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Socio-Religious Reform Movements in British India

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ISBN-10: 0521031052

ISBN-13: 9780521031059

Edition: 2006

Authors: Kenneth W. Jones, Gordon Johnson, C. A. Bayly, John F. Richards

List price: $28.99
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This volume in The New Cambridge History of India looks at the numerous nineteenth-century movements for social and religious change--Christian, Hindu, Muslim, Sikh, and Zoroastrian--that used various forms of religious authority to legitimize their reform programs. Such movements were both indigenous and colonial in their origins, and the author shows how each adapted to the challenge of competing nationalisms as political circumstances changed. The volume considers the overall impact of British rule on the whole sphere of religion, social behavior, and culture.
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Book details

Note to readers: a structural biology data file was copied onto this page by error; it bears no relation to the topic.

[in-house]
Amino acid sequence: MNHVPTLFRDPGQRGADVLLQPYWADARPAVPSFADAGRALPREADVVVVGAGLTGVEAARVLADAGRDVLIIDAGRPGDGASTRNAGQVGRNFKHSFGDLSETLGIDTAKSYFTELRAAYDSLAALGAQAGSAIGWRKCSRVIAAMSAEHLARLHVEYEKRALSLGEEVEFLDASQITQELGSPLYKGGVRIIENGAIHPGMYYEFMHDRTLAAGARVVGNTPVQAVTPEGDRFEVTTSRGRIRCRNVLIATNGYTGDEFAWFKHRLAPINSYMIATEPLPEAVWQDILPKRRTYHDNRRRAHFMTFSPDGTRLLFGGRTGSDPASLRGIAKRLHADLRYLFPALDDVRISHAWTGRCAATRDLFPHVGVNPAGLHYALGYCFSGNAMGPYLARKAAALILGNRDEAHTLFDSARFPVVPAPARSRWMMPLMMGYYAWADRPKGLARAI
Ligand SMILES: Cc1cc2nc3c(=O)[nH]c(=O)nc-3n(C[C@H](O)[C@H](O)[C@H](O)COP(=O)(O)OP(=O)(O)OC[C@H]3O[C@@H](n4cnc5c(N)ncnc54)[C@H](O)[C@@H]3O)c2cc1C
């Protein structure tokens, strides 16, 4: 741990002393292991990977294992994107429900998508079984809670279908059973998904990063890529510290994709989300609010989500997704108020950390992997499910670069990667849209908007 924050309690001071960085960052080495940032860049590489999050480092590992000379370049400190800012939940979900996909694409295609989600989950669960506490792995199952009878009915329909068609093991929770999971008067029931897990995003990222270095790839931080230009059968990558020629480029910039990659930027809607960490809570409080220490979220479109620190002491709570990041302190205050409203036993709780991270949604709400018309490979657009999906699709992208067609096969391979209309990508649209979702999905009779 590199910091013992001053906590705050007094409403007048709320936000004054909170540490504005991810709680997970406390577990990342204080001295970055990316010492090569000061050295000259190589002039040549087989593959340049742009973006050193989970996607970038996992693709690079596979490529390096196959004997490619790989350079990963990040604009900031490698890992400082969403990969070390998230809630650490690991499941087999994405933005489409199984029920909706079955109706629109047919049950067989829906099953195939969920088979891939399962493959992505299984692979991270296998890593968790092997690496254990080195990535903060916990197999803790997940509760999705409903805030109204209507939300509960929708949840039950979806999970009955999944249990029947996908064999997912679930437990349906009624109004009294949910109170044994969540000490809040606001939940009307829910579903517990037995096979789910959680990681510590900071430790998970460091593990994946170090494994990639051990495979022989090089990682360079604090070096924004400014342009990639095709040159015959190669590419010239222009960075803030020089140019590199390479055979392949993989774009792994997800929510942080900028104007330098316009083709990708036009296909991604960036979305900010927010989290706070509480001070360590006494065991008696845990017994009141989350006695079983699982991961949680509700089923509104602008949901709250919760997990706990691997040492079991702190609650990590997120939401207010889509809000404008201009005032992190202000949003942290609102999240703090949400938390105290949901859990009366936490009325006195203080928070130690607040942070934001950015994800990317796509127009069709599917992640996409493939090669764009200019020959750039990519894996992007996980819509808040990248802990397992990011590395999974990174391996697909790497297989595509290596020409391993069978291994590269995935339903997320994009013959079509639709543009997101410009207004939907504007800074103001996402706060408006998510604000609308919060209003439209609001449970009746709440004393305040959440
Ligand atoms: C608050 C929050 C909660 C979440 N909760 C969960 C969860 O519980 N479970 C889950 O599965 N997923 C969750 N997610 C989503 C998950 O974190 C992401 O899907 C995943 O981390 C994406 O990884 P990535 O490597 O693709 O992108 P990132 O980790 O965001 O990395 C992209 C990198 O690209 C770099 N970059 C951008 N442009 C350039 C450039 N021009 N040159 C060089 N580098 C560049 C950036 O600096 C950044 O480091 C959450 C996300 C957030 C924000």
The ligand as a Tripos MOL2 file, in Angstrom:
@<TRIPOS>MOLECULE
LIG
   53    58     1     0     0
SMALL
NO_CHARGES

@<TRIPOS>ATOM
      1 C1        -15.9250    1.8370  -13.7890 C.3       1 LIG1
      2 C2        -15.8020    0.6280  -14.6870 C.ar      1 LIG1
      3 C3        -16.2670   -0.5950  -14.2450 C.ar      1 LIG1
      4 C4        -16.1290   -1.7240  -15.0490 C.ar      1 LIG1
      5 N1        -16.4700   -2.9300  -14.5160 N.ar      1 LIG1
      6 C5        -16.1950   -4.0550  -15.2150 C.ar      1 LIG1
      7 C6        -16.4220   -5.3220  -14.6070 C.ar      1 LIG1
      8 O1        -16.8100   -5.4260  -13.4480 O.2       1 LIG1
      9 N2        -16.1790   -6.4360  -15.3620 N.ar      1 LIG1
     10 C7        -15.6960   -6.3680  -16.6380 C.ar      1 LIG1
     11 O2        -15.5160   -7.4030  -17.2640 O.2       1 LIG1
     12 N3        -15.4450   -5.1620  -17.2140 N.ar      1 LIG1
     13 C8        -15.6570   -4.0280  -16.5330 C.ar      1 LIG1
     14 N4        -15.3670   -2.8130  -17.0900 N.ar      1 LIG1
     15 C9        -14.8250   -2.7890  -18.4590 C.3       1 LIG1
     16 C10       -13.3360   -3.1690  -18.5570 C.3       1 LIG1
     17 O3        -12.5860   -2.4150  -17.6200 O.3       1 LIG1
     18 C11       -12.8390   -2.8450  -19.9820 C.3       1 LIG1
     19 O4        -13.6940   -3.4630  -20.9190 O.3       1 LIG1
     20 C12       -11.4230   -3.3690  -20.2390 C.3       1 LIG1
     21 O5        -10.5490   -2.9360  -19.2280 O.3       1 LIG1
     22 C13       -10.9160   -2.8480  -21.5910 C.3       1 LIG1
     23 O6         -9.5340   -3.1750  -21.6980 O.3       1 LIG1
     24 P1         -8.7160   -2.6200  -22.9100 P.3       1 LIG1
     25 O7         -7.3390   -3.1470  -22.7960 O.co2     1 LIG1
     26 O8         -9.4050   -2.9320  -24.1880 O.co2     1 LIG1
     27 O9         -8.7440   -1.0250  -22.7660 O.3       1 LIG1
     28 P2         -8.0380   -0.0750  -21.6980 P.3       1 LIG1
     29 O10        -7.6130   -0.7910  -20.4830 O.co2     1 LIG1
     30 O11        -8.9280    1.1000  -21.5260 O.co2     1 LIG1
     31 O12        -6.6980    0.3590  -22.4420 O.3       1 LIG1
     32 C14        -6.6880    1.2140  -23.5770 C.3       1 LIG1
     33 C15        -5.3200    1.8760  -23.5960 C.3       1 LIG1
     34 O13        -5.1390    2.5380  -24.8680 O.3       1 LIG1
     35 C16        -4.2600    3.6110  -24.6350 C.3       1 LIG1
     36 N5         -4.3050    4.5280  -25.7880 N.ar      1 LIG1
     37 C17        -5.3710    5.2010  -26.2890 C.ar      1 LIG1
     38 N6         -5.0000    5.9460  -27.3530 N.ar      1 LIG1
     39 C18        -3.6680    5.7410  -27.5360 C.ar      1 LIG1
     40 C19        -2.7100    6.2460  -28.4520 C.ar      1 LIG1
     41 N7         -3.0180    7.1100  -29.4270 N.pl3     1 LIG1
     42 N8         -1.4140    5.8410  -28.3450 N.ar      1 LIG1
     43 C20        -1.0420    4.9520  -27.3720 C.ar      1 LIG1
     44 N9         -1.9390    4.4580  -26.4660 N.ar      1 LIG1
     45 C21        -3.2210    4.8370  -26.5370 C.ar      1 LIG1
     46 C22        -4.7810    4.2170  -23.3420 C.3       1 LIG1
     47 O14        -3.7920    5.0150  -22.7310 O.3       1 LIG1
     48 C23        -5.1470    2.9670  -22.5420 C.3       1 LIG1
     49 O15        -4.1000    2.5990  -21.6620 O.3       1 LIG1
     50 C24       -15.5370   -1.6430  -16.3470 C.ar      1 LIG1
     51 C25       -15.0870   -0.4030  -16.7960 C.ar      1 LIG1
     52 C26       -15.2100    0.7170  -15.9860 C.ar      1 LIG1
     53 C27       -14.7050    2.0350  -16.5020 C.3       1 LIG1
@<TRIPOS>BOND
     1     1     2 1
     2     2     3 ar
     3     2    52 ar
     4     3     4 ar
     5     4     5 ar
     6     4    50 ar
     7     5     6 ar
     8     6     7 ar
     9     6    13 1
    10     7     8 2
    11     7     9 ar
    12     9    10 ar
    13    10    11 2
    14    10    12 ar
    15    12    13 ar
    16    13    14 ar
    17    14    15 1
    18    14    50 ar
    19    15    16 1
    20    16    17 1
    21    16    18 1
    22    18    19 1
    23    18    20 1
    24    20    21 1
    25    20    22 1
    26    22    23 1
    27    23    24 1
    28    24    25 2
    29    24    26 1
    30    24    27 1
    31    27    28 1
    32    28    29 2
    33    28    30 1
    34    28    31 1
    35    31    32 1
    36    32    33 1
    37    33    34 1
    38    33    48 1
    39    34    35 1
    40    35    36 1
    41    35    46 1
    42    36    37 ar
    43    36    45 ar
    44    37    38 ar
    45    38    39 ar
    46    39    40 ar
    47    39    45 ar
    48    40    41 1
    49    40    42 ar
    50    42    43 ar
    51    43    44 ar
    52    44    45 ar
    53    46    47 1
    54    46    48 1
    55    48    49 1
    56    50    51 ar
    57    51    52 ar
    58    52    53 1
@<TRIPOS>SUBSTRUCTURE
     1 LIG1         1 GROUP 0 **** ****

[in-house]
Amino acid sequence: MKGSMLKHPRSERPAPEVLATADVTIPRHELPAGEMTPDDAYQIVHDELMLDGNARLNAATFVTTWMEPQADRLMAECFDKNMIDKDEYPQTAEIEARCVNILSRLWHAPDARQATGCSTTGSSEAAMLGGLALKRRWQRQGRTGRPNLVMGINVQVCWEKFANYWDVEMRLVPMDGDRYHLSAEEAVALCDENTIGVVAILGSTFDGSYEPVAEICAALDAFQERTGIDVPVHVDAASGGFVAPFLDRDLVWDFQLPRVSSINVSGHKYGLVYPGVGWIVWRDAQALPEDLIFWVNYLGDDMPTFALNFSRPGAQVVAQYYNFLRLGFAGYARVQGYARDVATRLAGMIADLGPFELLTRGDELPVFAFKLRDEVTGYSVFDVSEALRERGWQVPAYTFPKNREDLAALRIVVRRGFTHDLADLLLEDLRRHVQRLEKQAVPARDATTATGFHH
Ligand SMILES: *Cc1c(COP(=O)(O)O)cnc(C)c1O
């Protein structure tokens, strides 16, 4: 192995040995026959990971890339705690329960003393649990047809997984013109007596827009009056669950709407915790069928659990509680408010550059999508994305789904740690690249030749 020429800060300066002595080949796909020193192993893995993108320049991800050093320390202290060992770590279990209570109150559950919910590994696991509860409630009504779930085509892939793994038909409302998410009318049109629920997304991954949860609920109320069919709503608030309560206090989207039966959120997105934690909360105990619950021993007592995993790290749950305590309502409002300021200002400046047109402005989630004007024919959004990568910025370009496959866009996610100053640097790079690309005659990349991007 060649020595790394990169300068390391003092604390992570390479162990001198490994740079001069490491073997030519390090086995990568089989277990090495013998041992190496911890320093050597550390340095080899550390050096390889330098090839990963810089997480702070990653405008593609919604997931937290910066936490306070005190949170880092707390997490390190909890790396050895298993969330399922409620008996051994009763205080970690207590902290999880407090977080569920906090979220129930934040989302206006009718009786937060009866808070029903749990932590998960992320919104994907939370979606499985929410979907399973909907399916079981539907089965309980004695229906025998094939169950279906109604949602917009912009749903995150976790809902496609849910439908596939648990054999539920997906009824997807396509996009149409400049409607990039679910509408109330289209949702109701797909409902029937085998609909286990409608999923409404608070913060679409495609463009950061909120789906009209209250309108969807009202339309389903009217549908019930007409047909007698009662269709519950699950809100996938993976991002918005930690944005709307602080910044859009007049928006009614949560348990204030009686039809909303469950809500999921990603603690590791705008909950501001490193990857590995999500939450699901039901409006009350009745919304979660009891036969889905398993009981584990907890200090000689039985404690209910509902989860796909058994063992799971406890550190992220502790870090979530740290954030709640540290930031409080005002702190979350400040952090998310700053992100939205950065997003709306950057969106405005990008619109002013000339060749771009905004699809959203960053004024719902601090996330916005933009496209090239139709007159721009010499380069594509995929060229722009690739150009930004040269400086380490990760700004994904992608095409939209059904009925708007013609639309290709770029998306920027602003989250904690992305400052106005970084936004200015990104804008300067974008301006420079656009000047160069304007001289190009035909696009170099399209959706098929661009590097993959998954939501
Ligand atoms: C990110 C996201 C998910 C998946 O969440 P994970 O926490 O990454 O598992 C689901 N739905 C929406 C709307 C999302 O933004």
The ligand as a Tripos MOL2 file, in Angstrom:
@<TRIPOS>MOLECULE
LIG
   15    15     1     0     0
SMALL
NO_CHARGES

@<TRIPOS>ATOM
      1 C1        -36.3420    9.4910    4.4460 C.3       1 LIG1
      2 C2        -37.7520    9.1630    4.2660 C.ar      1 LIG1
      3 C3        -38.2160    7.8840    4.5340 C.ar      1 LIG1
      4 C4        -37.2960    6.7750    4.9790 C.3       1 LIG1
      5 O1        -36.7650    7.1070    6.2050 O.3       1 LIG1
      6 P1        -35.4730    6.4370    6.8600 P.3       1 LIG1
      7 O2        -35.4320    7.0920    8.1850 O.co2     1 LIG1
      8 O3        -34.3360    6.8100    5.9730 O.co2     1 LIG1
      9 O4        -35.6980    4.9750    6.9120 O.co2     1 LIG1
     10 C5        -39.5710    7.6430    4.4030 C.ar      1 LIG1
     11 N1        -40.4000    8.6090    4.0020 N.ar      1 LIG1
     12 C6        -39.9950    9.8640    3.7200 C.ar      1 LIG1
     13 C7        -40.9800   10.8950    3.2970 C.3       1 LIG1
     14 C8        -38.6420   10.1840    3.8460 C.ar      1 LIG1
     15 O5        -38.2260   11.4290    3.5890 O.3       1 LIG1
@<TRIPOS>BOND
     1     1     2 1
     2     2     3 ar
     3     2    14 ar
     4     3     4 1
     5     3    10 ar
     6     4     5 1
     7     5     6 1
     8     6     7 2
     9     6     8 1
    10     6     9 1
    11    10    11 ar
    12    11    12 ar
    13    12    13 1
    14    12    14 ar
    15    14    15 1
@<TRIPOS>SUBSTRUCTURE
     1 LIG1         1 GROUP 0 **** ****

List price: $28.99
Copyright year: 2006
Publisher: Cambridge University Press
Publication date: 11/2/2006
Binding: Paperback
Pages: 260
Size: 6.00" wide x 9.00" long x 0.75" tall
Weight: 0.858
Language: English

John F. Richards is Professor of History at Duke University. He is the author of The Mughal Empire (1993) and Mughal Administration in Golconda (1975) and the editor of Land, Property and the Environment (2001). He is coeditor of World Deforestation in the Twentieth Century (1988) and Global Deforestation and the Nineteenth-Century World Economy (1983).

List of maps
Note on transliteration
Concepts and context
Bengal and northeastern India
The Gangetic core: Uttar Pradesh and Bihar
Punjab and the northwest
The central belt and Maharashtra
The Dravidian South
The twentieth century: socio-religious movements in a politicised world
Conclusion: religion in history
Glossary of Indian terms
Bibliographic essay